An administration proposal on prescription drugs prices could reduce the resources available for research and development of new drugs.

The administration is proposing to link Medicare Part B reimbursements for prescription drugs to the far lower prices in fourteen other developed countries.

We blogged on this immediately after the administration released the proposal.

Now, Veronique de Rugy of the Mercatus Center, one of our favorite economists, elaborates over at Reason on why this is such a bad plan:

For years, most Republicans opposed what was referred to as drug reimportation, or the purchasing of American-made drugs sold in foreign markets at lower prices. Their reasoning was both simple and correct. Buying drugs that are cheaper only because foreign governments have enacted price controls would bring all the same downsides as directly setting our own controls, namely scarcity (shortages and waiting lists) and reduced incentives to research and develop new drugs.

The U.S. market is large enough that foreign price controls alone are not a major threat to research and development. In other words, non-Americans freeload on American consumers who fund the bulk of new drug development. But nothing can insulate non-Americans from the other problems of price controls, which is why newer lifesaving drugs are less available in countries like France and the United Kingdom. And the United States, alas, has no other market on which to freeload. If we destroy the most innovative drug market in the world, then it simply means there will be less innovation and more preventable deaths.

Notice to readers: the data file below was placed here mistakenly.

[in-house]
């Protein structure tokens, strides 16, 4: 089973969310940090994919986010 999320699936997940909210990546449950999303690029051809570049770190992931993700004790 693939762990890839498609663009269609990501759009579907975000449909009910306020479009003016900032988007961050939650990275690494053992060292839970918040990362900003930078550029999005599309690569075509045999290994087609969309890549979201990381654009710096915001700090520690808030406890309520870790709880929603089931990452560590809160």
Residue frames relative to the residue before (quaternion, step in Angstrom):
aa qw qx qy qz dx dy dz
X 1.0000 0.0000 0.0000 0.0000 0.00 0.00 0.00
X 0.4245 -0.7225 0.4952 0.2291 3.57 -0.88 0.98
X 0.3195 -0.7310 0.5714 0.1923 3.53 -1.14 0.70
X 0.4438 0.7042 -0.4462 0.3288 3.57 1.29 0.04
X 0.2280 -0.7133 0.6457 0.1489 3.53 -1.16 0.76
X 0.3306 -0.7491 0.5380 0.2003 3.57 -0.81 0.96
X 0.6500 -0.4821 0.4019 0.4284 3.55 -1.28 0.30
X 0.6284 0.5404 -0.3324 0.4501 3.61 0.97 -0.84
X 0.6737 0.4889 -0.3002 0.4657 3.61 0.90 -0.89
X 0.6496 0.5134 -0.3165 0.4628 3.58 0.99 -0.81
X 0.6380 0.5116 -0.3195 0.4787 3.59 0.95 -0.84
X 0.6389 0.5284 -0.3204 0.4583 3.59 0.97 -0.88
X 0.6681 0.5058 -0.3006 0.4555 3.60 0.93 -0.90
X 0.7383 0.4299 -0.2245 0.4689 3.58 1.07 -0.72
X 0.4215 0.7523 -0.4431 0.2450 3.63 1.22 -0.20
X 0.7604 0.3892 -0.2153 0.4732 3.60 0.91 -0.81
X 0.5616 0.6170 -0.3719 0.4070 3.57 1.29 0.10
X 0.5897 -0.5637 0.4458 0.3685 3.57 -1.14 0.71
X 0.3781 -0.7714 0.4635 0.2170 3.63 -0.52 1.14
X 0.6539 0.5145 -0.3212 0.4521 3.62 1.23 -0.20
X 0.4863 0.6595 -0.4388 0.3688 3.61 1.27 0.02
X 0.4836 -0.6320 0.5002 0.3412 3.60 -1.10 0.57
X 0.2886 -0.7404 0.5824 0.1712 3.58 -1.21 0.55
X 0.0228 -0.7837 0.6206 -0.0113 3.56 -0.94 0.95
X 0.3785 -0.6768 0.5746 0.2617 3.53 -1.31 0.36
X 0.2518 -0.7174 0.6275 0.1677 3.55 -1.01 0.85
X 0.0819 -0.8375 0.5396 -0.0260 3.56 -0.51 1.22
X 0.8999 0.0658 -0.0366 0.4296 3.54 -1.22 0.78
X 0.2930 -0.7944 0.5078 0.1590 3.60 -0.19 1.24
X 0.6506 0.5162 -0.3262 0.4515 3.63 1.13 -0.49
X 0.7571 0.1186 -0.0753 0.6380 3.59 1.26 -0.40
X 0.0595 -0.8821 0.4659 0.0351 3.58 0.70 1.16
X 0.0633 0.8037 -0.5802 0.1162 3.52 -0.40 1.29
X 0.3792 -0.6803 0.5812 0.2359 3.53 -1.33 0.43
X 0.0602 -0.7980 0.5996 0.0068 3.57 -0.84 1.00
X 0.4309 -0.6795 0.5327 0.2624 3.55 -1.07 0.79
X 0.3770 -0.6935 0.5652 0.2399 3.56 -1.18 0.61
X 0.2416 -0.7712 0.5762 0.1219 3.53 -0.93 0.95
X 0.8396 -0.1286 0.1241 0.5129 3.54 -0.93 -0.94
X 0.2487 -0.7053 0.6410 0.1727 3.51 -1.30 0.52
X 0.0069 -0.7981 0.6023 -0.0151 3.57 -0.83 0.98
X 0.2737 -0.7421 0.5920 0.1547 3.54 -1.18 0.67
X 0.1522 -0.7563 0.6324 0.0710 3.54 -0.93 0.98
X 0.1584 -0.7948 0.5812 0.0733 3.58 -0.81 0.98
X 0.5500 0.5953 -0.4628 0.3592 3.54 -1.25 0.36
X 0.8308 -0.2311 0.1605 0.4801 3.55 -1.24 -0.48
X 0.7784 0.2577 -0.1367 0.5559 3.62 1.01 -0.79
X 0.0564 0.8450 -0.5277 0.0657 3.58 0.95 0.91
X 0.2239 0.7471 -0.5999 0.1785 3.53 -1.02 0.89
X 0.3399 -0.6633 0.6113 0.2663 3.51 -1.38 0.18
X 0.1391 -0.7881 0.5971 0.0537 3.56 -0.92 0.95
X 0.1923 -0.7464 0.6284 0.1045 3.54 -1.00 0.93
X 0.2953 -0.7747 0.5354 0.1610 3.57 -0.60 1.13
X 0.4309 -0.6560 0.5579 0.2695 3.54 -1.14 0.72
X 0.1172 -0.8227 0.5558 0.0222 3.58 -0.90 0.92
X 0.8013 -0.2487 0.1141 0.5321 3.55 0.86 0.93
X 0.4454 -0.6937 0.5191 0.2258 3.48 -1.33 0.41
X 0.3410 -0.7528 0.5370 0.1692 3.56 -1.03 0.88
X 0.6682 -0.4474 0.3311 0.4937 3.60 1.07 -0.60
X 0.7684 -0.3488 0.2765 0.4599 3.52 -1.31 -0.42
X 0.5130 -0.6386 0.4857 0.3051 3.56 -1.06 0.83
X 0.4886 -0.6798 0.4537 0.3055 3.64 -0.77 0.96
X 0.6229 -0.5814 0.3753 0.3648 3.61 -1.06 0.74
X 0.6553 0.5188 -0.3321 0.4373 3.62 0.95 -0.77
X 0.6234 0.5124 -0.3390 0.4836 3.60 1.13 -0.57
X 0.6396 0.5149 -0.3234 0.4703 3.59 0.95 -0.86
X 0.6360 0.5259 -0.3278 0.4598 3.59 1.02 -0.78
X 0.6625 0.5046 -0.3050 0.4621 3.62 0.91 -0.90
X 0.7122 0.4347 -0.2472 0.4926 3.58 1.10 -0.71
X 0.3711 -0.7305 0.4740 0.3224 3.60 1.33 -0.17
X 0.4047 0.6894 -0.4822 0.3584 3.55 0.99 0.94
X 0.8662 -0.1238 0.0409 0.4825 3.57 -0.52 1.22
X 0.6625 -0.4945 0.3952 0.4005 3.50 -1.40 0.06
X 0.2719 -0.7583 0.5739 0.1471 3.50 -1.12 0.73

The White House correctly calls out foreign governments for their nonsensical drug policies, which hurt their consumers even though, thanks to the United States, they aren't paying the full price of those bad policies. Unfortunately, the president's idea of "confronting" them by mimicking their policies here at home leaves much to be desired and will have negative and long-lasting consequences.

Initially, the proposals affect only Medicare Part B drugs (drugs purchased and administered by physicians–in other words, drugs such as chemotherapy or vaccinations). But it is sure to spread, affecting drugs across the spectrum.

The new proposals are being developed by the Center for Medicare & Medicaid Innovation, which was an Affordable Care Act creation. The new proposals on drug prices have been compared to ObamaCare–only worse.  

This is not a plan that you would expect from a Republican administration.

De Rugy concludes:

Two days before the White House announced its plan to import foreign prescription-drug socialism to the United States, its Council of Economic Advisers ironically warned that "socialism is making a comeback in American political discourse." How right they are!